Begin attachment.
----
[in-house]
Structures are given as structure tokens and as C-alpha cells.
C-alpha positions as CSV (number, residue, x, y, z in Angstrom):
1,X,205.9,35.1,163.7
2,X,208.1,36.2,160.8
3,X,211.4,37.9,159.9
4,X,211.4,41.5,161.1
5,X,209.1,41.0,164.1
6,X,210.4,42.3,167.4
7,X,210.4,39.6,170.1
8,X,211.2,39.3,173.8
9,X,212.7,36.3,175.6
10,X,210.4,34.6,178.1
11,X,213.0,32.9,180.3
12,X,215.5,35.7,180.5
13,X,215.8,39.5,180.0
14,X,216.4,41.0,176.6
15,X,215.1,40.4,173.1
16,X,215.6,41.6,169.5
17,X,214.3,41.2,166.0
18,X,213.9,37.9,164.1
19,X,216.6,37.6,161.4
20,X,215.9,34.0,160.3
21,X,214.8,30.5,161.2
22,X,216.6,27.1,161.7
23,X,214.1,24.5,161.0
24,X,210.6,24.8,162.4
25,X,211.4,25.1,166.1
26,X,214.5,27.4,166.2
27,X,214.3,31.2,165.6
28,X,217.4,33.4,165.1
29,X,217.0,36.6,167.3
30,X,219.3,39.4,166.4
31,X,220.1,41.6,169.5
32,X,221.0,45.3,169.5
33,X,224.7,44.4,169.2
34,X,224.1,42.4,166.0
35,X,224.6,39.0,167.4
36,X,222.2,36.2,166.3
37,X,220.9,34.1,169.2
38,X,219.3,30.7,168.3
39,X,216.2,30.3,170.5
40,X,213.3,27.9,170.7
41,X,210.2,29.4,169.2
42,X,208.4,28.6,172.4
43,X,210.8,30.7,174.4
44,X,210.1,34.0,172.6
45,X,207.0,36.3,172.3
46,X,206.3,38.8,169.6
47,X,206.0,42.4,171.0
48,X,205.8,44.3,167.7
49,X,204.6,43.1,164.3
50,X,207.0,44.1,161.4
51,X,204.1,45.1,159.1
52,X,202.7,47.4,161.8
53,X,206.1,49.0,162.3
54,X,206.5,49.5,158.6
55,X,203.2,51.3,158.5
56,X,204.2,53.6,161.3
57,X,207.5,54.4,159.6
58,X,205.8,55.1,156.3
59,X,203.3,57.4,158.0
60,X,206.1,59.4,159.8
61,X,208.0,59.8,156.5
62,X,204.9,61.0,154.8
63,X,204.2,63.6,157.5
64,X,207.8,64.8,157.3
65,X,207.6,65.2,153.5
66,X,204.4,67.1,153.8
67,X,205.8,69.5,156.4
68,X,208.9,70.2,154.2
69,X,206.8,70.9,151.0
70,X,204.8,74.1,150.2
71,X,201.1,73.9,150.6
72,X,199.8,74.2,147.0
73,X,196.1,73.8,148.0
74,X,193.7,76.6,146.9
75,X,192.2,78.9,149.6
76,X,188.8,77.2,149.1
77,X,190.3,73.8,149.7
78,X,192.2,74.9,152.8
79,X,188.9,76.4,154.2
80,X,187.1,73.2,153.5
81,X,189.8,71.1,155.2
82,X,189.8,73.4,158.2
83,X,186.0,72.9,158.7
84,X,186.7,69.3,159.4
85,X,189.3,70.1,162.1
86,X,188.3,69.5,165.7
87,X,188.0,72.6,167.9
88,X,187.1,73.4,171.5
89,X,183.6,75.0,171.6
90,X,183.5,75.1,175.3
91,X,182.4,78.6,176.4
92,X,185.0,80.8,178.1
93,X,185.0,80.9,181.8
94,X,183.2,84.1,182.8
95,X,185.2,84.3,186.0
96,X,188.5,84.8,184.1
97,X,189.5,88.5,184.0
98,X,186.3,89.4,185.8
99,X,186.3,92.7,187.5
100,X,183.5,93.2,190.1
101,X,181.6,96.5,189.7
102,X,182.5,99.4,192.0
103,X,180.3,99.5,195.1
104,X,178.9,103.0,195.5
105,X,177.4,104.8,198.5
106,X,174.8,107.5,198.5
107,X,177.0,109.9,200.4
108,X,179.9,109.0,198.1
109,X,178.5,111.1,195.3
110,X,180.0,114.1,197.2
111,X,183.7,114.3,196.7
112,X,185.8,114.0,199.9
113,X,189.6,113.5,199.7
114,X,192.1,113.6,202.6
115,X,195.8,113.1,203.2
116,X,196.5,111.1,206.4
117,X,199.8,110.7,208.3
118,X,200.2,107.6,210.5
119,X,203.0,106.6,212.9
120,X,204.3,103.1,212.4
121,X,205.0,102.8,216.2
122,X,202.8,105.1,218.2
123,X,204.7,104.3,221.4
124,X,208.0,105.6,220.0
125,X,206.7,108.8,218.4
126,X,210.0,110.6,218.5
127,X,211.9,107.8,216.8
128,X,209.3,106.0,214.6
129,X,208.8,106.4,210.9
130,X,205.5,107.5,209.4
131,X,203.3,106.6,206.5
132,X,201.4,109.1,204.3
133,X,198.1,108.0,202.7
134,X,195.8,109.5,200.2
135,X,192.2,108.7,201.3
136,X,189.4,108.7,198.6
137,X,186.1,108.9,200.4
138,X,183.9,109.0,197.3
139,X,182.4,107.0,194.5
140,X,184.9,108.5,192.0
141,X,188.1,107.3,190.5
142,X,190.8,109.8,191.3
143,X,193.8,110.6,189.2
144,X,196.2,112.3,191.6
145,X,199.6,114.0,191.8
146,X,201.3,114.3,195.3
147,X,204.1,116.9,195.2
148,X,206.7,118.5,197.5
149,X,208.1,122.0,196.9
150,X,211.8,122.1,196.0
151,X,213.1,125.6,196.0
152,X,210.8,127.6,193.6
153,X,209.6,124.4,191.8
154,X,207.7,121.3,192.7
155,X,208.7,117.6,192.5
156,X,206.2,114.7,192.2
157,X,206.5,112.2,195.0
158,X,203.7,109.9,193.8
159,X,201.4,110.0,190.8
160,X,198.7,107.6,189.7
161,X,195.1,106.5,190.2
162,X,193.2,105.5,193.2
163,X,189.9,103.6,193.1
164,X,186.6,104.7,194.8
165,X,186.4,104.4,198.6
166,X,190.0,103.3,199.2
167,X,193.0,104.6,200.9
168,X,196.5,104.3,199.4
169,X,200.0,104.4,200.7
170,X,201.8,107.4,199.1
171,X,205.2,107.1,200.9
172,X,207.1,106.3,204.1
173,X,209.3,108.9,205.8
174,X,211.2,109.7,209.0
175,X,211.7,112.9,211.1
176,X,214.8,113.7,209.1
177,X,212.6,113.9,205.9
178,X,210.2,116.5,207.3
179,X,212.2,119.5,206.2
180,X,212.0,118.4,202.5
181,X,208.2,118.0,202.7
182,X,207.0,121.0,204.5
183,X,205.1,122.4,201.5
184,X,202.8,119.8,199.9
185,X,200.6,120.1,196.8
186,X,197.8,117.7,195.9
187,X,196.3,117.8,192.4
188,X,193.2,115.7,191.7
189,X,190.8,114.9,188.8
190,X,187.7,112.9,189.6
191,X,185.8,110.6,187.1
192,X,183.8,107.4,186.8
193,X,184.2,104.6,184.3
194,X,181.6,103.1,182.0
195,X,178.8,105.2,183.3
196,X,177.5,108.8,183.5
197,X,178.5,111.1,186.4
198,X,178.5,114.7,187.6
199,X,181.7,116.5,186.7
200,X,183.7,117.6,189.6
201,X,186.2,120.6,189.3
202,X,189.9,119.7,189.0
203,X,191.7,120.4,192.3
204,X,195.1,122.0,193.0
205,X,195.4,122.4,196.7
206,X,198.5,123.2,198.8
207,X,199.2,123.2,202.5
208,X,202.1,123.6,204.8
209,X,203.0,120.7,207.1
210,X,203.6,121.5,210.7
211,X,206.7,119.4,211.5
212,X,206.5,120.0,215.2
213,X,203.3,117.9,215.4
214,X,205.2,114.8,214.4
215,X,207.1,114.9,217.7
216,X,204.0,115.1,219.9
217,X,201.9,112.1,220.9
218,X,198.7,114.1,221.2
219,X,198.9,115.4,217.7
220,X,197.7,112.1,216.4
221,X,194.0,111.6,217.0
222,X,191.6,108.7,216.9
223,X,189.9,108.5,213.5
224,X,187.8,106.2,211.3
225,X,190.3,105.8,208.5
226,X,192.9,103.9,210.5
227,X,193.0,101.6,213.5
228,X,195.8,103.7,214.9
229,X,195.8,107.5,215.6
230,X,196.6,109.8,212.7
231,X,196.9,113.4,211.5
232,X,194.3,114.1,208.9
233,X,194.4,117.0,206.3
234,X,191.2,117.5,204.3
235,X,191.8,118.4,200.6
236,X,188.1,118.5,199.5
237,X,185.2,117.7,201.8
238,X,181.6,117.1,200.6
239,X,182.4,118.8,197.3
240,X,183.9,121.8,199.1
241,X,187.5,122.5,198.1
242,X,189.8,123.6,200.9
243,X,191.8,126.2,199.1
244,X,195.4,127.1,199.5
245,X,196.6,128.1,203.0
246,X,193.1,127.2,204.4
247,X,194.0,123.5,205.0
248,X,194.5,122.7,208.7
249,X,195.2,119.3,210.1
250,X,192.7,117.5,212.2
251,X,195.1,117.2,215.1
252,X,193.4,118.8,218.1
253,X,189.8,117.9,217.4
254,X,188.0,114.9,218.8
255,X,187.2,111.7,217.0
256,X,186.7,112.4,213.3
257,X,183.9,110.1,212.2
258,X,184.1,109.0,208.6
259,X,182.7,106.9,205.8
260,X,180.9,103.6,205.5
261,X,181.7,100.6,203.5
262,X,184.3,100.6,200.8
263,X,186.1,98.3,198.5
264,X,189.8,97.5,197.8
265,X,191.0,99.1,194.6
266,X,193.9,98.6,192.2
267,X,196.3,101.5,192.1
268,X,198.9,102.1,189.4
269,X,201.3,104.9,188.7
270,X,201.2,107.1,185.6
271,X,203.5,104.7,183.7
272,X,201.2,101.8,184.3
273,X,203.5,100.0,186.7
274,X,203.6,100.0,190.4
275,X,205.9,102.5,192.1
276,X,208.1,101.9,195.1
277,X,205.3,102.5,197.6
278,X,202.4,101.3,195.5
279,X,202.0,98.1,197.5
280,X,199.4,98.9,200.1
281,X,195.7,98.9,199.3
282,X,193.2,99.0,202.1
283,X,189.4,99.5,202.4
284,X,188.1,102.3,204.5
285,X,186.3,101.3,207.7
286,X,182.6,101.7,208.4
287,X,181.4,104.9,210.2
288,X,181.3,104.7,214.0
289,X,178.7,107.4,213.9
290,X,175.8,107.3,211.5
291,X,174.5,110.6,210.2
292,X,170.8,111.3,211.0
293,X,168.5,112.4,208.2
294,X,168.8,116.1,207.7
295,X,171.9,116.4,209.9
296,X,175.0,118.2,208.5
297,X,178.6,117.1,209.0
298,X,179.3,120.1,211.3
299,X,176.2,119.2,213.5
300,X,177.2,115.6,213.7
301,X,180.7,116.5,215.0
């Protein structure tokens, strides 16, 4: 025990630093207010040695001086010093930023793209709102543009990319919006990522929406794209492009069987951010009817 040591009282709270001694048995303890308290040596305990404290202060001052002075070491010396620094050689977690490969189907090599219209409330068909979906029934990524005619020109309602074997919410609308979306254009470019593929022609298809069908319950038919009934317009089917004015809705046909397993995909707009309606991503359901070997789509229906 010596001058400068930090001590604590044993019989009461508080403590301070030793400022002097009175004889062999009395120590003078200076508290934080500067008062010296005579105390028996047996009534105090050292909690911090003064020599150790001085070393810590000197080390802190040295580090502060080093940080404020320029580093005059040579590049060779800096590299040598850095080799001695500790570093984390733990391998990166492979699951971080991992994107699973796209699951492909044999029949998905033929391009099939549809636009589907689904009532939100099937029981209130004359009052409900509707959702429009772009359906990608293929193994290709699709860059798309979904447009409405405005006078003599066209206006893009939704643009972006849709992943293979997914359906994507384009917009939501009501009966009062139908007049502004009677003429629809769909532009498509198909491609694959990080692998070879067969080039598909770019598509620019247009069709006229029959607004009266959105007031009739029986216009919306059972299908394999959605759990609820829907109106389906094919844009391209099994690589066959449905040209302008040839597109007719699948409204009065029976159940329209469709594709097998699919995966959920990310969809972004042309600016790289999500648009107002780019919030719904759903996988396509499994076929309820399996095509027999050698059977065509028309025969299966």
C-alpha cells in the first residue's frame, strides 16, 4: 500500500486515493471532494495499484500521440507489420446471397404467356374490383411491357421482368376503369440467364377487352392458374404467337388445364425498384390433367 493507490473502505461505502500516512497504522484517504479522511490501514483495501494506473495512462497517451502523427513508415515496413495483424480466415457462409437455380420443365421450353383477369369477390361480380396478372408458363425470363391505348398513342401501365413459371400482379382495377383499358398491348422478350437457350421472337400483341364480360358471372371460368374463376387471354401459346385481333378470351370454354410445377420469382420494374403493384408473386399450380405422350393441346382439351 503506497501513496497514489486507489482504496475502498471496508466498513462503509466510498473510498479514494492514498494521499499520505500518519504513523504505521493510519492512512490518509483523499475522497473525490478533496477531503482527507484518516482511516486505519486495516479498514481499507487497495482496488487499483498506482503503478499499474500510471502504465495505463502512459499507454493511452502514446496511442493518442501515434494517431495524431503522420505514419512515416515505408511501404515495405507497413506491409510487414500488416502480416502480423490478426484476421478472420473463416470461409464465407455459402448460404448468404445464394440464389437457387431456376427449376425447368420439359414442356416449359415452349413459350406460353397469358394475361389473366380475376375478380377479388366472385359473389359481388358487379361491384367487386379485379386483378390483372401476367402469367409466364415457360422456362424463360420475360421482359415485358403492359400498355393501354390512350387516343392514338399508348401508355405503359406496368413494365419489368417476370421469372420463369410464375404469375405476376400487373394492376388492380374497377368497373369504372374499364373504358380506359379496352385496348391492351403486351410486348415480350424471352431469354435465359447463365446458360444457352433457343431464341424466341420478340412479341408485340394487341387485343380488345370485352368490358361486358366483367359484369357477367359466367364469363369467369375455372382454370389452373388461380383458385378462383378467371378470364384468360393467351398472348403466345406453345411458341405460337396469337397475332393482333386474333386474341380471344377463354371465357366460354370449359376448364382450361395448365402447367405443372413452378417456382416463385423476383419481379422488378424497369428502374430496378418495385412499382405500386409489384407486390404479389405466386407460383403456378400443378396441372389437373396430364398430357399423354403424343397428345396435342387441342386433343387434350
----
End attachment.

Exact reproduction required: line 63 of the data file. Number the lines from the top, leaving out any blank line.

60,X,206.1,59.4,159.8